Med Hypotheses. 2012 Oct;79(4):433-9. doi: 10.1016/j.mehy.2012.06.015.
Gonzalez MJ, Miranda Massari JR, Duconge J, Riordan NH, Ichim T, Quintero-Del-Rio AI, Ortiz N.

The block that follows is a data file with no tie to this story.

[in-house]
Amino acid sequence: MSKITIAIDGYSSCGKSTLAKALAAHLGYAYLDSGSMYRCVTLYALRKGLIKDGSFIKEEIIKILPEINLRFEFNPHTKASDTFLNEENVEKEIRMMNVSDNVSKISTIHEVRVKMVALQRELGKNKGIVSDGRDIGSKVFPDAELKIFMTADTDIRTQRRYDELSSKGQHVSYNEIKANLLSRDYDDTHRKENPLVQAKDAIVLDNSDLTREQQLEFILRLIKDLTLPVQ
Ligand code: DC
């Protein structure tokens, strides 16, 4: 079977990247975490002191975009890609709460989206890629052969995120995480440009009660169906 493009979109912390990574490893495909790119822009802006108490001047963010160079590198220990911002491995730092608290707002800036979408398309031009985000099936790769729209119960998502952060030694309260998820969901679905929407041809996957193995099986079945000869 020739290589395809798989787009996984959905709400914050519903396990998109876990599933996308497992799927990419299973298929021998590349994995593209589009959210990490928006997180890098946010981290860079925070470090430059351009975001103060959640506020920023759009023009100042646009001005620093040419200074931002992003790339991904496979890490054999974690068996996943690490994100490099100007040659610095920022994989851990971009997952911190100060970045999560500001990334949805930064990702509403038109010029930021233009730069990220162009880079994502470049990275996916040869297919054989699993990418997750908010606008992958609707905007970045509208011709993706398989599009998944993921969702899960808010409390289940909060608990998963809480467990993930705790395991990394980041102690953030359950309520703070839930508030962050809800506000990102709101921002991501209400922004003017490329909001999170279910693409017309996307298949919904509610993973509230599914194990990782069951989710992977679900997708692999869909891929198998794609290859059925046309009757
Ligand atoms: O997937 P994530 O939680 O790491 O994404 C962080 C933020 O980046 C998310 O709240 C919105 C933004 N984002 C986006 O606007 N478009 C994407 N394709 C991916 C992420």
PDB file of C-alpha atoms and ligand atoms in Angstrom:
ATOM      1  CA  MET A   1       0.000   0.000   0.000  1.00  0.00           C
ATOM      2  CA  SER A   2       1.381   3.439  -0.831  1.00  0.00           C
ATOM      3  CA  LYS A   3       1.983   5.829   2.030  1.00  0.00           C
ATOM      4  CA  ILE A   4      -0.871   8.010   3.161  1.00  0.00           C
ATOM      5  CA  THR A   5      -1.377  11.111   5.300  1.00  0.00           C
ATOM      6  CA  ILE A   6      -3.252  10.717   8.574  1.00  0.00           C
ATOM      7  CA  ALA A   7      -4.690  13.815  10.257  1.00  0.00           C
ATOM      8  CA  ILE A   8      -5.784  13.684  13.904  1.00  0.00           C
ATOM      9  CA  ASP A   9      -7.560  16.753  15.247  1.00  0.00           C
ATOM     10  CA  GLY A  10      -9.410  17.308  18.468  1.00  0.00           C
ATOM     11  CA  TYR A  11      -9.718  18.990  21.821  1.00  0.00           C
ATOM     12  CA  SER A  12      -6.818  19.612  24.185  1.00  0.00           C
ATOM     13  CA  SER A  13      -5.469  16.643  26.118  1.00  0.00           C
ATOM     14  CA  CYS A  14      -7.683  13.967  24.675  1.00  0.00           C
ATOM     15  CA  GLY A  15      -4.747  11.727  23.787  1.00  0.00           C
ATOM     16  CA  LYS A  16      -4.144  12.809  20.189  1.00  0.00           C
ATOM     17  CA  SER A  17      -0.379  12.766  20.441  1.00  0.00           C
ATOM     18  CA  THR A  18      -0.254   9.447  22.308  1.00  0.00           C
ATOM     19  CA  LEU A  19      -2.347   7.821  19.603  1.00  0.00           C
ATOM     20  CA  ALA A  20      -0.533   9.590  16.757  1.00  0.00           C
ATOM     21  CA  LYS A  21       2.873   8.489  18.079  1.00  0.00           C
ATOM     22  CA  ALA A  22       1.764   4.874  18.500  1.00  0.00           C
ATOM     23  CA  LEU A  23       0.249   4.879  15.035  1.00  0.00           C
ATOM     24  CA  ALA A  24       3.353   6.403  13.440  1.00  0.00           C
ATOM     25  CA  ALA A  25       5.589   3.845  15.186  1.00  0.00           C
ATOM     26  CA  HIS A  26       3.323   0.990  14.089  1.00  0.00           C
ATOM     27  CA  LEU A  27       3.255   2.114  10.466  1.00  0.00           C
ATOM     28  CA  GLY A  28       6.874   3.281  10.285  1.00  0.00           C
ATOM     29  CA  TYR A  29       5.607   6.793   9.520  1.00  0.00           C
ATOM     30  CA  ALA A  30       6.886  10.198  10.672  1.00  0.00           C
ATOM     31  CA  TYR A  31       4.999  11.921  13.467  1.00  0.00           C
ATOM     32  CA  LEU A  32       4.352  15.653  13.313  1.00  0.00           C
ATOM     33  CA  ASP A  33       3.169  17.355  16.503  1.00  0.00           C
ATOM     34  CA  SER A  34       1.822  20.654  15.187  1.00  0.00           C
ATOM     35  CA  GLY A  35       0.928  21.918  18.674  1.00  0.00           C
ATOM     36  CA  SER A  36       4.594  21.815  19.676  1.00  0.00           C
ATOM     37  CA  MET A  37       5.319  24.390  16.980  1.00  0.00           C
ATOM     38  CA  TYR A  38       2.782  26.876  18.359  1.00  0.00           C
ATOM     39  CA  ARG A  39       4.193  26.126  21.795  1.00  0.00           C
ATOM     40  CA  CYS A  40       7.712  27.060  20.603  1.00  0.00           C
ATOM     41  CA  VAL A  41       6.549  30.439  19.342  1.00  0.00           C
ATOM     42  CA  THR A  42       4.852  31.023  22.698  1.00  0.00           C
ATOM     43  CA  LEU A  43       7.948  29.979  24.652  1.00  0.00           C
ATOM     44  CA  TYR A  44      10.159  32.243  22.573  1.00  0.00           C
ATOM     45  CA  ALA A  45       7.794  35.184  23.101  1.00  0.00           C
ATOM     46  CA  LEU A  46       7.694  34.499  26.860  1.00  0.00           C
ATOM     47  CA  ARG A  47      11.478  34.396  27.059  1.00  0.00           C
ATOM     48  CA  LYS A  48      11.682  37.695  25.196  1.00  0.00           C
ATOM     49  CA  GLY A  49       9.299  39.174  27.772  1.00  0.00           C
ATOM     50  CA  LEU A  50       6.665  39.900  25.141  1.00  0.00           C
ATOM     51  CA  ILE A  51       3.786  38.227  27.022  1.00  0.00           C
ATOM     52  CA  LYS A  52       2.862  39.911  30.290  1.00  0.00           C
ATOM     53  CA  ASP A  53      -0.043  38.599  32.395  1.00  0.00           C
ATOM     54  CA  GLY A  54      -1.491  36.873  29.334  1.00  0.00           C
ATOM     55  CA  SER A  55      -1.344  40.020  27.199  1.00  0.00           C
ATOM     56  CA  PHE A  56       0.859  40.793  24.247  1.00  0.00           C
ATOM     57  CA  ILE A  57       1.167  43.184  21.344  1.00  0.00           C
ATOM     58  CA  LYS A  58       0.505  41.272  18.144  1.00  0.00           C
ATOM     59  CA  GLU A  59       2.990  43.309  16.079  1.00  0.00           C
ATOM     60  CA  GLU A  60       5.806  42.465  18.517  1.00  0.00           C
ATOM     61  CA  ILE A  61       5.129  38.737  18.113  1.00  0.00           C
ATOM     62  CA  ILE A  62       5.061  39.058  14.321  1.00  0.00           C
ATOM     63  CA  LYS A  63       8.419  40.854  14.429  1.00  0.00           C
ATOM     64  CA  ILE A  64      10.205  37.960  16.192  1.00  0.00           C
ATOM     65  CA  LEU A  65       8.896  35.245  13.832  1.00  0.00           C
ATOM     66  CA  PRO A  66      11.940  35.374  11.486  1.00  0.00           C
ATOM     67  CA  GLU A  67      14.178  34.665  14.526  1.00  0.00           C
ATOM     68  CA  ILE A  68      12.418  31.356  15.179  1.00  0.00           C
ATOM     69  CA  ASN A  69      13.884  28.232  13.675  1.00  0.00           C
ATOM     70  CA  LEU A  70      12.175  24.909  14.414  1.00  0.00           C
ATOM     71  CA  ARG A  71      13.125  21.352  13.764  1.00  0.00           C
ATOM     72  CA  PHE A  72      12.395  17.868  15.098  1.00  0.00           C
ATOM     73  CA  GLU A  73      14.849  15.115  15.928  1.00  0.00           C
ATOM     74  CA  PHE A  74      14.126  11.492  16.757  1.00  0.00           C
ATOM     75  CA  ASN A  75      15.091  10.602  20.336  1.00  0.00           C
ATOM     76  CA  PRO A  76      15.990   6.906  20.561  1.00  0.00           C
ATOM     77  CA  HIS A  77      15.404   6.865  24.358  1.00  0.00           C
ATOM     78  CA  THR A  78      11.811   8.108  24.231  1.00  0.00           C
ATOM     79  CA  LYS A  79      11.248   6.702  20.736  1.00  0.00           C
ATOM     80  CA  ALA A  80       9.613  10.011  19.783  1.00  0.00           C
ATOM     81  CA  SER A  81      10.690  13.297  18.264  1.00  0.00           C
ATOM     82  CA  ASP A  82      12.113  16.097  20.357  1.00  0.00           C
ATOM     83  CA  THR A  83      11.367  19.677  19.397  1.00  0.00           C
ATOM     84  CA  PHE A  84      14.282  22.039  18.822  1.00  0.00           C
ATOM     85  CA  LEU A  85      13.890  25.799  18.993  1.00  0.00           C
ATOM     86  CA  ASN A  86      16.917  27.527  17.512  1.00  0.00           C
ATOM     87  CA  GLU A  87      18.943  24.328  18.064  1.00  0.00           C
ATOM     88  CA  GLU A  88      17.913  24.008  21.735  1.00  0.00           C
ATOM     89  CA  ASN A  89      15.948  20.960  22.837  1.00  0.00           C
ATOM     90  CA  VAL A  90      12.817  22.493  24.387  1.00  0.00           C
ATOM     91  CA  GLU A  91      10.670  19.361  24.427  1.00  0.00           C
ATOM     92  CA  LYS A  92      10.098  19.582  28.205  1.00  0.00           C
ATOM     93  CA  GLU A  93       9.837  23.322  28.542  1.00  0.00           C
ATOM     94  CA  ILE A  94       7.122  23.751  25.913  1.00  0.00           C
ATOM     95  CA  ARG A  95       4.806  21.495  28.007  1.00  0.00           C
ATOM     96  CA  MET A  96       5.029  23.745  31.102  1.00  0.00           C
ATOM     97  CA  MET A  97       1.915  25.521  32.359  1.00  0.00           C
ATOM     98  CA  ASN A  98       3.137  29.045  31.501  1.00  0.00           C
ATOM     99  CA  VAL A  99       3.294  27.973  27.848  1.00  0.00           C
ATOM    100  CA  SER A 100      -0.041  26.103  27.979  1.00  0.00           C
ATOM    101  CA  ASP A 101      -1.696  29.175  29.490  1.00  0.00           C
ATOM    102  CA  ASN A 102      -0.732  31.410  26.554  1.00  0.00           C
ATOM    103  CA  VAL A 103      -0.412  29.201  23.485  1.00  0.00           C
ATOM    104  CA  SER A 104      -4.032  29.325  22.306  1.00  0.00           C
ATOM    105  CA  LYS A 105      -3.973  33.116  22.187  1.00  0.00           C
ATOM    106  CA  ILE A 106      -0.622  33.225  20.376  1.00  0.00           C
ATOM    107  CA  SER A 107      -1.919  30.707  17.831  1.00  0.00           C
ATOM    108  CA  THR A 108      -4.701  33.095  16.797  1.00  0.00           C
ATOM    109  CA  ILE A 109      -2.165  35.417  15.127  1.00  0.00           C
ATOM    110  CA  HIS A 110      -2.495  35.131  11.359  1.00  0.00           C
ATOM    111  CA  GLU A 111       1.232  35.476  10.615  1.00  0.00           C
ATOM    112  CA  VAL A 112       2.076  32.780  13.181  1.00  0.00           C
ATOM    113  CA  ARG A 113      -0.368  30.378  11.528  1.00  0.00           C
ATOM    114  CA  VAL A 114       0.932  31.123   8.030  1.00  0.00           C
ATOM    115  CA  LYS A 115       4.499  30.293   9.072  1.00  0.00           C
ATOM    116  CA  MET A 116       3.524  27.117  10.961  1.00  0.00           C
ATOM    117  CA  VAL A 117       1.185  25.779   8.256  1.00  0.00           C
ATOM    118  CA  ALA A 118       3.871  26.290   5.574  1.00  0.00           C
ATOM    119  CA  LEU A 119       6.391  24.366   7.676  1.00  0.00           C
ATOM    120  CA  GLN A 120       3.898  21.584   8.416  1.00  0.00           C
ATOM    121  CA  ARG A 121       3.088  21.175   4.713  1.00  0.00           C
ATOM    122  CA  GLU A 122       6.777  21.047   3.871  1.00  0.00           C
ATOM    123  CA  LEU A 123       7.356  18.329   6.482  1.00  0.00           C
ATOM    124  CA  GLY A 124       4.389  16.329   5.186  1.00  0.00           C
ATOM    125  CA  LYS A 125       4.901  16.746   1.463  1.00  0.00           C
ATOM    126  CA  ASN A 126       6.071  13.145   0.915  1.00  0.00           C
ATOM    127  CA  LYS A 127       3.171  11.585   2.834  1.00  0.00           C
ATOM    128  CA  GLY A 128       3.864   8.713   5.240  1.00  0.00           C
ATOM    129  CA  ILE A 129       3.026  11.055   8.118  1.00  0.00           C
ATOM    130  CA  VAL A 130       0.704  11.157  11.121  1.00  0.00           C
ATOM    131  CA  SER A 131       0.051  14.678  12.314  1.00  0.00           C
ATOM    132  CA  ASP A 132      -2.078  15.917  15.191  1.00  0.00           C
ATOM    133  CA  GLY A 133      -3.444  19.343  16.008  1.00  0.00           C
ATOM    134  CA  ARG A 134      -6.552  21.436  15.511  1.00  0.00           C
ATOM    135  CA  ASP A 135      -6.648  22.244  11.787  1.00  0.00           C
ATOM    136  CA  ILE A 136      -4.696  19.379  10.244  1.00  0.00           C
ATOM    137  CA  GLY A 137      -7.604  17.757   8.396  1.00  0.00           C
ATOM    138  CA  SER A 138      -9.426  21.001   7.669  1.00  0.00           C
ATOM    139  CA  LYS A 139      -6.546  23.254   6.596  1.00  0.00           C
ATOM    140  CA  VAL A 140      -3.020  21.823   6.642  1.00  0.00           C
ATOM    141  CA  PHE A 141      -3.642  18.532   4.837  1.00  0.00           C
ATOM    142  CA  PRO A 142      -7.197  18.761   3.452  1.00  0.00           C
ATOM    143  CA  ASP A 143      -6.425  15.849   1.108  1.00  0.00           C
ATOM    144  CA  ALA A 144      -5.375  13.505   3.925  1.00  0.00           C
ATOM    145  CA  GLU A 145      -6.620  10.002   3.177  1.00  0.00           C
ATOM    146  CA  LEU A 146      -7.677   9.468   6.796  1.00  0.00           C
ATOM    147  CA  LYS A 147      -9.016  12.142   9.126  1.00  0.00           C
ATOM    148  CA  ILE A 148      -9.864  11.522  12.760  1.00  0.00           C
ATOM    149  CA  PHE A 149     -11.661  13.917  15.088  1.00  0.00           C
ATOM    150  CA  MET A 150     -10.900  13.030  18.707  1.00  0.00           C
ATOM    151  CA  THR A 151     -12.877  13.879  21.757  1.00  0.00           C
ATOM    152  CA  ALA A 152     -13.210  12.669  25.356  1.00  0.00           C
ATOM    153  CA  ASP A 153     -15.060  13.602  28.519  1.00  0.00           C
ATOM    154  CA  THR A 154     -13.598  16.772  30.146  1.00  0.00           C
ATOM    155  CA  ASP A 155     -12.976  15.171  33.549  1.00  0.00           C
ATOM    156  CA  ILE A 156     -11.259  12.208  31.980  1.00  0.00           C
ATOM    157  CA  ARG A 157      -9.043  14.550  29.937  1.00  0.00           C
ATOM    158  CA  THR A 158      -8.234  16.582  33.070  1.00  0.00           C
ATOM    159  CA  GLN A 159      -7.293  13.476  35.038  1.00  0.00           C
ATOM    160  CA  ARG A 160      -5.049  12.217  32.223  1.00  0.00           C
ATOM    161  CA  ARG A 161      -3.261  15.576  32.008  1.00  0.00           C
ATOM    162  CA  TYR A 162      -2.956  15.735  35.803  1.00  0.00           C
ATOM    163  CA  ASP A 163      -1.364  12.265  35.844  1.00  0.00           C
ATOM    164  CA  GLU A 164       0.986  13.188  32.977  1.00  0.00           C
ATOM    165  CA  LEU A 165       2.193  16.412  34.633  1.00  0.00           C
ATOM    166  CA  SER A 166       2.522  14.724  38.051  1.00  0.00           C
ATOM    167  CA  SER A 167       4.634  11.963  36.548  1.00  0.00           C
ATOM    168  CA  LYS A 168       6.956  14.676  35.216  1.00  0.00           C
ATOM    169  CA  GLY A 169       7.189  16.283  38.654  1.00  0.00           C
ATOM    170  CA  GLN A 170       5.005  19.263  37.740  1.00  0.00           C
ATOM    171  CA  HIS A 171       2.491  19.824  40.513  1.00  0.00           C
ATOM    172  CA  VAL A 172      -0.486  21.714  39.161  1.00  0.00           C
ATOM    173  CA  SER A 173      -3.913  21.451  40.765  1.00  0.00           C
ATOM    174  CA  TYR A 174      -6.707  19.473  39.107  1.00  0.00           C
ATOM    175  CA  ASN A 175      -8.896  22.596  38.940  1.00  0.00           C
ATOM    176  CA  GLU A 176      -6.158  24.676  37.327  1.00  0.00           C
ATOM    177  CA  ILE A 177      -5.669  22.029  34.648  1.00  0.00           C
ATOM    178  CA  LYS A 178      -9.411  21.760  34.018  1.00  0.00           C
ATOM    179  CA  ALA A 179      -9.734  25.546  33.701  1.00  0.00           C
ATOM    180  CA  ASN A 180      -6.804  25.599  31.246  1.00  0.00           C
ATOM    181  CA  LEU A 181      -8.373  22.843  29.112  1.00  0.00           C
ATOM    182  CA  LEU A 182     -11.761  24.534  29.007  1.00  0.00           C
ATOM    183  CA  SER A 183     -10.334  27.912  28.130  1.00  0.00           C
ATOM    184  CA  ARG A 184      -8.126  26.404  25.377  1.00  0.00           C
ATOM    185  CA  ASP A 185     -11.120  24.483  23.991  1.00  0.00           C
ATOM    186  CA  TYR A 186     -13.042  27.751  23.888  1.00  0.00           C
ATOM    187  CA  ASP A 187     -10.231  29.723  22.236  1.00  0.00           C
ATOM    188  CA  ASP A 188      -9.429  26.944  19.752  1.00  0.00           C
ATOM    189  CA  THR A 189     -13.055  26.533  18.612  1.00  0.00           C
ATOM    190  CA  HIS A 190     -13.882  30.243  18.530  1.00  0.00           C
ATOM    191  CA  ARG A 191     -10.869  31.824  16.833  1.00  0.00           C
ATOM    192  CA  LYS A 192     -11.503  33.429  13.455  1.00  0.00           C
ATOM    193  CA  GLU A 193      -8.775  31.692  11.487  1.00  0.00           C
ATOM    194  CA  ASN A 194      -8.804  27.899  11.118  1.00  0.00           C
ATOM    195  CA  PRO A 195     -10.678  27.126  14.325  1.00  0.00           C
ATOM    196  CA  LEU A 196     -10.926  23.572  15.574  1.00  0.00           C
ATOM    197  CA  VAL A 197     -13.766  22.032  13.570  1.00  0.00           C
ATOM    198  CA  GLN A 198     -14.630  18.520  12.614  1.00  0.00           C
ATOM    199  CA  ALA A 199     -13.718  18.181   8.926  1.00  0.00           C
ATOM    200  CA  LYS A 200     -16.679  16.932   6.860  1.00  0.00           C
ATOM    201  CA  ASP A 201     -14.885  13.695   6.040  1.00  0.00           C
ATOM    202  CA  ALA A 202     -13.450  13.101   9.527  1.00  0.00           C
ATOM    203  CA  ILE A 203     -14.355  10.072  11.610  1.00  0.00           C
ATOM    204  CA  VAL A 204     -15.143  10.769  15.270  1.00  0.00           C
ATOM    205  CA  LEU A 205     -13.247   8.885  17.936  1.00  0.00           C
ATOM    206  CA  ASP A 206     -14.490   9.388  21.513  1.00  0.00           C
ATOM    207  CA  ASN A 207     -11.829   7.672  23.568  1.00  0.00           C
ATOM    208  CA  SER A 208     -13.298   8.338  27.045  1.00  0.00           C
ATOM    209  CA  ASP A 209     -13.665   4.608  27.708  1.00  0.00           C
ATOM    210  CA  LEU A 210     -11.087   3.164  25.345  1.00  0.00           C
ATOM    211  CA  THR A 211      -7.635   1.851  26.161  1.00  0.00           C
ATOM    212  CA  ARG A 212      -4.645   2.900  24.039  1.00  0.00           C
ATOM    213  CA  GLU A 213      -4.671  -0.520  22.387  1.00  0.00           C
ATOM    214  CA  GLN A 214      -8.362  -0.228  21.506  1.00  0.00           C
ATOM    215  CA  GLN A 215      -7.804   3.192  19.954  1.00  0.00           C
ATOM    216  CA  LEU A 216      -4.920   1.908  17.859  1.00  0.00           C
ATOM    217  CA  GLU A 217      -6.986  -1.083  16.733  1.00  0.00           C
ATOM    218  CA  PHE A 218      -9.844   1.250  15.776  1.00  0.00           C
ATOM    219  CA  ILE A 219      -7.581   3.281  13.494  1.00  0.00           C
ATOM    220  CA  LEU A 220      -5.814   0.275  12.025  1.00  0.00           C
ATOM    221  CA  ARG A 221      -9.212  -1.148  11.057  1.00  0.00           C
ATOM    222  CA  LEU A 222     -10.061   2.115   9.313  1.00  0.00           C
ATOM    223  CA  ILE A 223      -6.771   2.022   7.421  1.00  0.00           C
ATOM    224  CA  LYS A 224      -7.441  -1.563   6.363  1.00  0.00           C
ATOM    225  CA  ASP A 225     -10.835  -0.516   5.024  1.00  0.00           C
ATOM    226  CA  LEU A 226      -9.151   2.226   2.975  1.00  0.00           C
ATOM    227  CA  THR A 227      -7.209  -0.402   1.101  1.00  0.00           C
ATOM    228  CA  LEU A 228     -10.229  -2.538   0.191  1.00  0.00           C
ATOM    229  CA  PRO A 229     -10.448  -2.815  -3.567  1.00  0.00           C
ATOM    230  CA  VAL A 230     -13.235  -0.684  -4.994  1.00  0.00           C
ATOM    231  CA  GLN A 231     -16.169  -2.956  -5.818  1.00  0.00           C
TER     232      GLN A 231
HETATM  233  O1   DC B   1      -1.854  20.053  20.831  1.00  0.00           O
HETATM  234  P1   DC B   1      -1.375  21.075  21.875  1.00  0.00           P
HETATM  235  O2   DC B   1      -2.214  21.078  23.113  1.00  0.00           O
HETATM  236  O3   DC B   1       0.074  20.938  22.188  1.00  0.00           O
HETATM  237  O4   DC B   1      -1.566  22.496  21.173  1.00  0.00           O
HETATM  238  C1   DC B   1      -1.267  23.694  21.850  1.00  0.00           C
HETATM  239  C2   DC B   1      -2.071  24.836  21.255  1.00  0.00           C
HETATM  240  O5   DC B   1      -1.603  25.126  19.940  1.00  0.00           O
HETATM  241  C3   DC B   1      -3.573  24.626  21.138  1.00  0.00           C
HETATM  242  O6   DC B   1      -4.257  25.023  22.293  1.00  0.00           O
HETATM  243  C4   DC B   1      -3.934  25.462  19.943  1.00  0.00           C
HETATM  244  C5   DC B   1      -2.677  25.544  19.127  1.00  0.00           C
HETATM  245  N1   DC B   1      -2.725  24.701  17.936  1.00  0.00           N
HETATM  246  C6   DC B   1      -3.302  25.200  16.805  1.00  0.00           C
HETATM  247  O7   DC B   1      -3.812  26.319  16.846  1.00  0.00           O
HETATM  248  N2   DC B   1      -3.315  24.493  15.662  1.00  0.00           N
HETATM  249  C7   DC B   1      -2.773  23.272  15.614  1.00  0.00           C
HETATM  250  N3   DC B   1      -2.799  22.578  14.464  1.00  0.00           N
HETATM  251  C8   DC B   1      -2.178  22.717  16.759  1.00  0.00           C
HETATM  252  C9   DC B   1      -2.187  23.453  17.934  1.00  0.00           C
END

The altered energy metabolism of tumor cells provides a viable target for a non toxic chemotherapeutic approach. An increased glucose consumption rate has been observed in malignant cells. Warburg (Nobel Laureate in medicine) postulated that the respiratory process of malignant cells was impaired and that the transformation of a normal cell to malignant was due to defects in the aerobic respiratory pathways. Szent-Györgyi (Nobel Laureate in medicine) also viewed cancer as originating from insufficient availability of oxygen. Oxygen by itself has an inhibitory action on malignant cell proliferation by interfering with anaerobic respiration (fermentation and lactic acid production). Interestingly, during cell differentiation (where cell energy level is high) there is an increased cellular production of oxidants that appear to provide one type of physiological stimulation for changes in gene expression that may lead to a terminal differentiated state. The failure to maintain high ATP production (high cell energy levels) may be a consequence of inactivation of key enzymes, especially those related to the Krebs cycle and the electron transport system. A distorted mitochondrial function (transmembrane potential) may result. This aspect could be suggestive of an important mitochondrial involvement in the carcinogenic process in addition to presenting it as a possible therapeutic target for cancer. Intermediate metabolic correction of the mitochondria is postulated as a possible non-toxic therapeutic approach for cancer.